Those who rage against Self Defense.

South Florida Hand Wringers are not happy. The expansion of the Castle Doctrine that allows citizens of this state to defend themselves outside their home appears to be an affront to their sensitivities and, in the case of lawyers I am sure it is hurting them in the pocket. Earlier this week, Patrick Lavoie got enraged when he felt that one Cleveland Murdock was tailgating him and his lady friend. At a stop, Mr. Lavoie got out of his vehicle and charged Mr. Murdock reaching inside his vehicle. Mr. Murdock used his legally carried firearm and defended himself causing the early demise of Mr. Lavoie. Broward Sheriff’s Office arrived at the scene to investigate, detained Mr. Murdock for several hours, interrogated him, interviewed plenty witnesses that gave the same account and eventually said it was a case of self defense when the investigation and witnesses’ accounts matched Mr. Murdock’s statement. They passed the info to the district attorney’s office who in turn might take it to a grand jury which tells me they are pretty sure they do not have a case if they are not willing to do the dirty deed themselves.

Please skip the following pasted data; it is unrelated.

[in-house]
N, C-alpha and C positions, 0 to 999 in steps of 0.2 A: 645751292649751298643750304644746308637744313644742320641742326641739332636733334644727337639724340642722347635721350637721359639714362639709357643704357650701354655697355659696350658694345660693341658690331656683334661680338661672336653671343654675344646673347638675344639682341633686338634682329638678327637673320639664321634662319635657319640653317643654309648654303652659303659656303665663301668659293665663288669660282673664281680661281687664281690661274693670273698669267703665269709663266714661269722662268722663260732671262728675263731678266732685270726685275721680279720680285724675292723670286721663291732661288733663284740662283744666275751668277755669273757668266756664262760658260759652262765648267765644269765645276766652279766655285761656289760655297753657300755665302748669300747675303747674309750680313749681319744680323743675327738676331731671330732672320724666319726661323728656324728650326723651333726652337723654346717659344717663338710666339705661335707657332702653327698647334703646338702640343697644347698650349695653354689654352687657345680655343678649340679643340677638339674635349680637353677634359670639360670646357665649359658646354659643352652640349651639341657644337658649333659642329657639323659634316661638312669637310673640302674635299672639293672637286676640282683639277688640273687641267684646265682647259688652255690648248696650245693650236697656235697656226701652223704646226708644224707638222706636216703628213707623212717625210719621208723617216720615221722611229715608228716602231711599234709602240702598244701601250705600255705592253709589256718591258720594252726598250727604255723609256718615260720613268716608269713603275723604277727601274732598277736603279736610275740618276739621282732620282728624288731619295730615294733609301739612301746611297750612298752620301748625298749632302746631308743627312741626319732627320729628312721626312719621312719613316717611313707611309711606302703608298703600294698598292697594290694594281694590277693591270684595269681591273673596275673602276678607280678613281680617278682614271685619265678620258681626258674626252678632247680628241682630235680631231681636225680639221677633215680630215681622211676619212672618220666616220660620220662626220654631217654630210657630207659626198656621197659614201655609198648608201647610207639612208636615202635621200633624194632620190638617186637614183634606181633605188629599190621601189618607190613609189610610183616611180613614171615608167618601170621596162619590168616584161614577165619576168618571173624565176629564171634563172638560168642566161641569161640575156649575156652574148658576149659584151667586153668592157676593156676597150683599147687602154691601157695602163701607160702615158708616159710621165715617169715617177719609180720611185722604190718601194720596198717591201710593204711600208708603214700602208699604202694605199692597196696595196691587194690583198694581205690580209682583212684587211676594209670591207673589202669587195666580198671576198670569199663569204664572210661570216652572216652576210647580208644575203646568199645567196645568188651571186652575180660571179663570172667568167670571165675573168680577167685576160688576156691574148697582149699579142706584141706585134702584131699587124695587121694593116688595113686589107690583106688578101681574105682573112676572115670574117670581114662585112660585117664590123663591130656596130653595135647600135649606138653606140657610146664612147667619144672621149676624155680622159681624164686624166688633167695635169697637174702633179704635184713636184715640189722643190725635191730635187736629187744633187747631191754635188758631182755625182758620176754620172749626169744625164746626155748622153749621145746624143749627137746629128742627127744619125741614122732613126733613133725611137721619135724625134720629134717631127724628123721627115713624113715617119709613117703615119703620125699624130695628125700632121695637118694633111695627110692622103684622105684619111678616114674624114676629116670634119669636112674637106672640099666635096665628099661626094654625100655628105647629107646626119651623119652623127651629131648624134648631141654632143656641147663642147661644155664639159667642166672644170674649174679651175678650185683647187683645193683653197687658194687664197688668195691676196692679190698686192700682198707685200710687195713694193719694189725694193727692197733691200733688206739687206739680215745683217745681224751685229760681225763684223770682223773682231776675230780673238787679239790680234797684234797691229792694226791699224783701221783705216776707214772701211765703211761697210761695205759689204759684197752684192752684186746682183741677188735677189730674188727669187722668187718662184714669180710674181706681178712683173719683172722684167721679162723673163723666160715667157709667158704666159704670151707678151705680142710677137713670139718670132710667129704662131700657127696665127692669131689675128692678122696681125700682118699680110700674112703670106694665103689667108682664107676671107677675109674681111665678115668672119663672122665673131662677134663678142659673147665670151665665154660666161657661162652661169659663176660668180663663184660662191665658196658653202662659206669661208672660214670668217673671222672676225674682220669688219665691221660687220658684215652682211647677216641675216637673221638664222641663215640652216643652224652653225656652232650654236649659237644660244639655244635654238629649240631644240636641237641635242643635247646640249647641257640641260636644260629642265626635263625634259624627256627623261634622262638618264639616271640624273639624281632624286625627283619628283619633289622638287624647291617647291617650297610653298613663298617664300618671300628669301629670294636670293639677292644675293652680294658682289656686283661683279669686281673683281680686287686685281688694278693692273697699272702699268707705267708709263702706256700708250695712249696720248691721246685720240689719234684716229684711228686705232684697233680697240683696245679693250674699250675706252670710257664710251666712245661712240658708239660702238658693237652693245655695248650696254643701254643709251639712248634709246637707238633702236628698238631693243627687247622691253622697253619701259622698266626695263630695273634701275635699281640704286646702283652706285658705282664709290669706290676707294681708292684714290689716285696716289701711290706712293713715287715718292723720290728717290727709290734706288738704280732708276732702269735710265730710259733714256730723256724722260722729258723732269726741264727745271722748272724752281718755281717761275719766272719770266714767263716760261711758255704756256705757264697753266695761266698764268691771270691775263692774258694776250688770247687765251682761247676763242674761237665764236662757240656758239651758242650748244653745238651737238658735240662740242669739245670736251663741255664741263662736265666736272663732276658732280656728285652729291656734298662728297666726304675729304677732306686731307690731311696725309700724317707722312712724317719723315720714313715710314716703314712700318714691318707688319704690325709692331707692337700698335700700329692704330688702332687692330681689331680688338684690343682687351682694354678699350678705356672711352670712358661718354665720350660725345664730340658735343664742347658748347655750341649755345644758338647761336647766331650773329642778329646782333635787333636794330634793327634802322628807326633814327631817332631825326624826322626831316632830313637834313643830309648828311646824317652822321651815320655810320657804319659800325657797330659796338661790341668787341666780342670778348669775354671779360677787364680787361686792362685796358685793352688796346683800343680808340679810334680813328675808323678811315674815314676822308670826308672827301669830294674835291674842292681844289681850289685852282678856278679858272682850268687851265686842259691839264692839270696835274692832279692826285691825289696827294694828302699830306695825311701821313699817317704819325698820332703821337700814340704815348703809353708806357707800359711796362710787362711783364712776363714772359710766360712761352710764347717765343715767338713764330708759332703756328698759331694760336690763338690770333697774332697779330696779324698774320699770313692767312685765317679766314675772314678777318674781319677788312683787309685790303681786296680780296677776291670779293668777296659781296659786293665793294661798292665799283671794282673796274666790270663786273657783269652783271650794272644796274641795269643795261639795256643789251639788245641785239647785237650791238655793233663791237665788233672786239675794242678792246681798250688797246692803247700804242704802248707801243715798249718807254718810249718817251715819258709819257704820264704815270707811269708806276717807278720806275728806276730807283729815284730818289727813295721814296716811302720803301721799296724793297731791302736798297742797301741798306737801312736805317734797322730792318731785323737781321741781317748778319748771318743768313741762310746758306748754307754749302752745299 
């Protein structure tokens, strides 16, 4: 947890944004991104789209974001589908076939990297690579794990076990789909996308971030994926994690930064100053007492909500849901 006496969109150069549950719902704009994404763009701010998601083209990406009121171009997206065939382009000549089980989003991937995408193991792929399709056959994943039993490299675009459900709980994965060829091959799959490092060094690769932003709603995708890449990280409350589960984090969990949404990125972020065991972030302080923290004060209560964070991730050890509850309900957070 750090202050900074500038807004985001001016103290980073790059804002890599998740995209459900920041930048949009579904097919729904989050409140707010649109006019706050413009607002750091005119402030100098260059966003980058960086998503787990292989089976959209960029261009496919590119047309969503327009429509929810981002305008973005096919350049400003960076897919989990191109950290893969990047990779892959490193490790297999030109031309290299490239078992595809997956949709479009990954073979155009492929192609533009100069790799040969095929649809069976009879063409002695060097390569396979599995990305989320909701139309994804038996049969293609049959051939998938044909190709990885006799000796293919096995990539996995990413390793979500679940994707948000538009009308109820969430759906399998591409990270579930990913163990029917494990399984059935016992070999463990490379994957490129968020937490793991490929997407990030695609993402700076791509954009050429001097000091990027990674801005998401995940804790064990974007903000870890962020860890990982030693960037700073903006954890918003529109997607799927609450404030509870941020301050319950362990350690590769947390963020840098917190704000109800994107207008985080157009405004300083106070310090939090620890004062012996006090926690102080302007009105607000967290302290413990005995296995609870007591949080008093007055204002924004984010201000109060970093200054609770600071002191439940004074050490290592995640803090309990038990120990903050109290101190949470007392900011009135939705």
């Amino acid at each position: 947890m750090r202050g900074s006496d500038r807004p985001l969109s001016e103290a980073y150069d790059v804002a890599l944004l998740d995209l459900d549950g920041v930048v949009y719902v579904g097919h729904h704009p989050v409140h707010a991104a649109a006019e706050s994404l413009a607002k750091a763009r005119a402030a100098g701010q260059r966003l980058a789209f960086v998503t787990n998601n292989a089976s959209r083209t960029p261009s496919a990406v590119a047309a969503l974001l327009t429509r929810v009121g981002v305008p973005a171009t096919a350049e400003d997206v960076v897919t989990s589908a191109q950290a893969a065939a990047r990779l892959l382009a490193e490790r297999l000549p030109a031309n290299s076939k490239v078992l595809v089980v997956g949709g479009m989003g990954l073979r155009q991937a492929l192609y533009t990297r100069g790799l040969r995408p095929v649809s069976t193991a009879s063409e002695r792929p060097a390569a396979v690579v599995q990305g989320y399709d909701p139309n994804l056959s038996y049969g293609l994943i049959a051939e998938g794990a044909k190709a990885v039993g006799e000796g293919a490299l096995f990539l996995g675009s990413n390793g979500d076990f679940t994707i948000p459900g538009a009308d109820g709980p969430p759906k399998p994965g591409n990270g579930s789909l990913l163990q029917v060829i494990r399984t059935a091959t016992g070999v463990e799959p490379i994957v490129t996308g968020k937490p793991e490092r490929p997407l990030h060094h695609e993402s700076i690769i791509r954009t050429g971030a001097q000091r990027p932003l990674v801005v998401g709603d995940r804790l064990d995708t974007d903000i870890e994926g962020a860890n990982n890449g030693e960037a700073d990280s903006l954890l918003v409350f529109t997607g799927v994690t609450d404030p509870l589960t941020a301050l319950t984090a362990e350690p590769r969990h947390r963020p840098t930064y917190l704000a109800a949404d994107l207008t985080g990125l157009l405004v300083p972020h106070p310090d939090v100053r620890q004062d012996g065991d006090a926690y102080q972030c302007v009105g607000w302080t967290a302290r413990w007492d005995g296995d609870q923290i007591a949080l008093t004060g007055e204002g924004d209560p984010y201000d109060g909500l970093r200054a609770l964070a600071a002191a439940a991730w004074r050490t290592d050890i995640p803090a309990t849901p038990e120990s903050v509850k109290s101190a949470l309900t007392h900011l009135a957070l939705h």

Of course, the Sun Sentinel (Broward County’s bird poop catcher) is not happy one bit.

Prosecutors everywhere have rallied against the “Stand Your Ground” law, saying it might be misinterpreted by citizens who think they have the right to use deadly force, and that it could be manipulated by those with itchy trigger fingers.

That such thing has not happened yet in the years since the expansion of the Castle Doctrine does not seem to face them. But it gets better:

William Cervone, president of Florida’s Prosecuting Attorneys Association, said the law often leaves people settling cases on the streets instead of in a courtroom. Also, he said, it provides a shooter the opportunity to make up a story without the victim’s side of what happened.

This is a gorgeous double whammy. Not only Mr. Cervone is saying that Homicide investigators are too stupid to figure out if the statement of a suspect does not match the events, but somehow the law does not allow him to contact the dead victim and have him tell his version of the events. I did not know that the phone company have such service available. Maybe Mr. Cervone uses some sort of medium to speak with those in the after life. Then again, if we use translators in court cases for those who do not speak English, I imagine Mr. Cervone may find acceptable to use a gypsy tarot reader to speak for the victim. There is money to be made with this concept, gimme me a bandanna and a big golden ring and I am there.

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